She went on to talk about how while there is support for regulation and acknowledgement that yes, it can incent innovation, there is also a significant and disproportionate impact on small business, because the cost of regulations and the administrative burden on a per-employee basis affects small business the most. We are hearing from industry and industry groups that this particular piece of legislation would ensure that there would be certainty and monetization of the opportunity cost calculation associated with regulatory decisions.
I love that the Prime Minister said, with regard to the regulatory burden, that it is a hidden tax and a killer of jobs. I actually could not agree more. I have personally been impacted by the regulatory burden, though not in a small-business sense. I managed a significant portion of the University of Calgary's research compliance process, and I saw the burden of compliance on government-funded researchers.
It is incumbent upon us to ask how we can ensure that we still have compliance but do it in such an effective way that it is not actually impeding business from being done.
I have to give my colleague, the Minister of State for Science and Technology, a nod for acknowledging a review of that particular problem in the science and technology strategy.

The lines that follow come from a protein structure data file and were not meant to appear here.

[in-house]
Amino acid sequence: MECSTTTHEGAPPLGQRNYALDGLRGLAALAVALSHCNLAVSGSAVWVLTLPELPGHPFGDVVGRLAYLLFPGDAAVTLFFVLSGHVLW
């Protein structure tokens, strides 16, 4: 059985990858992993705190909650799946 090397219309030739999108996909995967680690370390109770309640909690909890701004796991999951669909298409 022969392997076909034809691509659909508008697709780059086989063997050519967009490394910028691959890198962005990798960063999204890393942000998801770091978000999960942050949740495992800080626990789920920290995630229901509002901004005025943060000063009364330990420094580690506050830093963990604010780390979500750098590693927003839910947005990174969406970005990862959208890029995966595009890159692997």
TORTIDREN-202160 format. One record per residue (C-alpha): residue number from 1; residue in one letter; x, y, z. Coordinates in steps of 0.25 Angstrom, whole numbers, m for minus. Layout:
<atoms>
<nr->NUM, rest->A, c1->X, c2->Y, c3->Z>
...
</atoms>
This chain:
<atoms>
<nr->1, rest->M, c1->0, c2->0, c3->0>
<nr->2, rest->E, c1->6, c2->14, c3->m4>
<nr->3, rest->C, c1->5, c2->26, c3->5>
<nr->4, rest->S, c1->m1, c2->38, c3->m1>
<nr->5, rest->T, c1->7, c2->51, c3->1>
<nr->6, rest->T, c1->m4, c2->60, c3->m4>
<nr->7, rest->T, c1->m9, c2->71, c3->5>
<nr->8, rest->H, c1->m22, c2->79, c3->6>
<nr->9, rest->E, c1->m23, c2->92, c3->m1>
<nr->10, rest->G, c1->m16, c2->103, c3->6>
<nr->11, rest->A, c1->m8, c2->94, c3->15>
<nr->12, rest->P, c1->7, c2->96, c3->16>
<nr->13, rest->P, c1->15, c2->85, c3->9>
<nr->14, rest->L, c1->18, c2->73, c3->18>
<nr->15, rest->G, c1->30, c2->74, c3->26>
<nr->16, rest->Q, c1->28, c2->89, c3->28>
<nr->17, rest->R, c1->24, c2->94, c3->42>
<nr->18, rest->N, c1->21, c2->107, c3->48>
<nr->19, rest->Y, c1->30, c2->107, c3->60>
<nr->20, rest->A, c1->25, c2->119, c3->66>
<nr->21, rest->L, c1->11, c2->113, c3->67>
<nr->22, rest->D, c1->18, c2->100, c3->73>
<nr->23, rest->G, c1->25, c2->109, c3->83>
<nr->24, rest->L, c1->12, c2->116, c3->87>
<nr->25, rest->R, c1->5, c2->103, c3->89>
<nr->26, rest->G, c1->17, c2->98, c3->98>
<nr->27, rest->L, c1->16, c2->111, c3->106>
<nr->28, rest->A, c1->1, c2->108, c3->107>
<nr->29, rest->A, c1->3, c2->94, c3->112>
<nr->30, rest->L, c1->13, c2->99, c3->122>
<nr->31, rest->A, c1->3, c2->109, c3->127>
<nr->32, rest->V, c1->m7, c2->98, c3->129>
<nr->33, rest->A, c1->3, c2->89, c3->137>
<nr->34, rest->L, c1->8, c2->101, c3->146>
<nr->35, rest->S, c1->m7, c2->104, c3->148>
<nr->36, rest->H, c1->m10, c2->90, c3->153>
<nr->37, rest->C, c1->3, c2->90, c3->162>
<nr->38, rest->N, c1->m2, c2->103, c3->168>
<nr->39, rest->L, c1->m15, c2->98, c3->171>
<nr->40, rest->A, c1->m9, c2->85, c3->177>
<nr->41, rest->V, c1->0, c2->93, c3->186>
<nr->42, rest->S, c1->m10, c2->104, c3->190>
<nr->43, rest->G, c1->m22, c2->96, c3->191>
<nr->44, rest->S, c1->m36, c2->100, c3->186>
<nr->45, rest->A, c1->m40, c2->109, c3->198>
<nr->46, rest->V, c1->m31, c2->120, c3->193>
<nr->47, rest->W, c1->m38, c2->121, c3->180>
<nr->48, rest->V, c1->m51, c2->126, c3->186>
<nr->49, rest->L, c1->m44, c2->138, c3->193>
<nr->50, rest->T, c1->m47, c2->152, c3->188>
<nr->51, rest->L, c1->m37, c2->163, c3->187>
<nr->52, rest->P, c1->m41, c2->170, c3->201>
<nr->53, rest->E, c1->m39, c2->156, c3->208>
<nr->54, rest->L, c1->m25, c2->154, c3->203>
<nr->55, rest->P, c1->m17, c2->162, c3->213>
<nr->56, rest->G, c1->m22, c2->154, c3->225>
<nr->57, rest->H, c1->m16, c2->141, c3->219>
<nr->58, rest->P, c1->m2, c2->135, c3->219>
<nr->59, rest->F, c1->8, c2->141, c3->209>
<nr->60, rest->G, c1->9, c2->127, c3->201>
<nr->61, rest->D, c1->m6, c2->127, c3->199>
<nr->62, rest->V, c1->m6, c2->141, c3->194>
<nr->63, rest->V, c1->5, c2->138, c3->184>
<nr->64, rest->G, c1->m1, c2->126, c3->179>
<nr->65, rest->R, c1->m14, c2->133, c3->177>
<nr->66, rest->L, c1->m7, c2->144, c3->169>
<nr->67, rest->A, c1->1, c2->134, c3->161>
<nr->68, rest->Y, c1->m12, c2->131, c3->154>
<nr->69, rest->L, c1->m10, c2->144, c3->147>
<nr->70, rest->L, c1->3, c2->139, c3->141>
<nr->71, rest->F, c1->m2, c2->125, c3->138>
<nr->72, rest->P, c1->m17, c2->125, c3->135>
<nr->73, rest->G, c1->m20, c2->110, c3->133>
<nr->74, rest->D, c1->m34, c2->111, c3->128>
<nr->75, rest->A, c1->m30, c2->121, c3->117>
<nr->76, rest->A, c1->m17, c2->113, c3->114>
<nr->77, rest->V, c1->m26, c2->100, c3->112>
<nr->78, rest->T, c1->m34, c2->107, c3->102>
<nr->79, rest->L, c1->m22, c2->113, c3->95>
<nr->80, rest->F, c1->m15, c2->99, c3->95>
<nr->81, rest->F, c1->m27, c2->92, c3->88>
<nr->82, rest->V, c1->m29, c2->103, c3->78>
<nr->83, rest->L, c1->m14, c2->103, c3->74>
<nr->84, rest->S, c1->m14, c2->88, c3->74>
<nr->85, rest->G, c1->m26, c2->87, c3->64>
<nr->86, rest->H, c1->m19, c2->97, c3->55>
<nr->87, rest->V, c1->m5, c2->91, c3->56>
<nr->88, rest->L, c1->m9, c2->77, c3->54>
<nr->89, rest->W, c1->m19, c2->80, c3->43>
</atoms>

I will close by talking about how this act would achieve some of these balance points we have talked about. Again, the one-for-one rule is a cornerstone of the red tape action plan and would impose new discipline across the regulatory system. It would maintain the current protection of health and safety as it controls both the number of regulations and the growth of the administrative burden for businesses.
What I want to emphasize is that the reason this is effective and necessary is that it would enshrine in our business processes the calculation of costs associated with putting a regulation in place and would ensure that it is reviewed on a regular basis. Under this particular system, it would be incumbent on the public service and on us as legislators to look at the costs that could be incurred through regulation, to be transparent about them, and to talk to people during the consultation process about the assumptions we are making in terms of costing.
By the way, I also read in committee testimony that there was some question about the consultation process when it came to regulatory review. The Canada Gazette process has been in place for a very long time and certainly supports that.
I just think that this particular piece of legislation would enshrine in legislation that practice, which would ensure the efficacy, predictability, and stability of our regulatory system for a long time to come.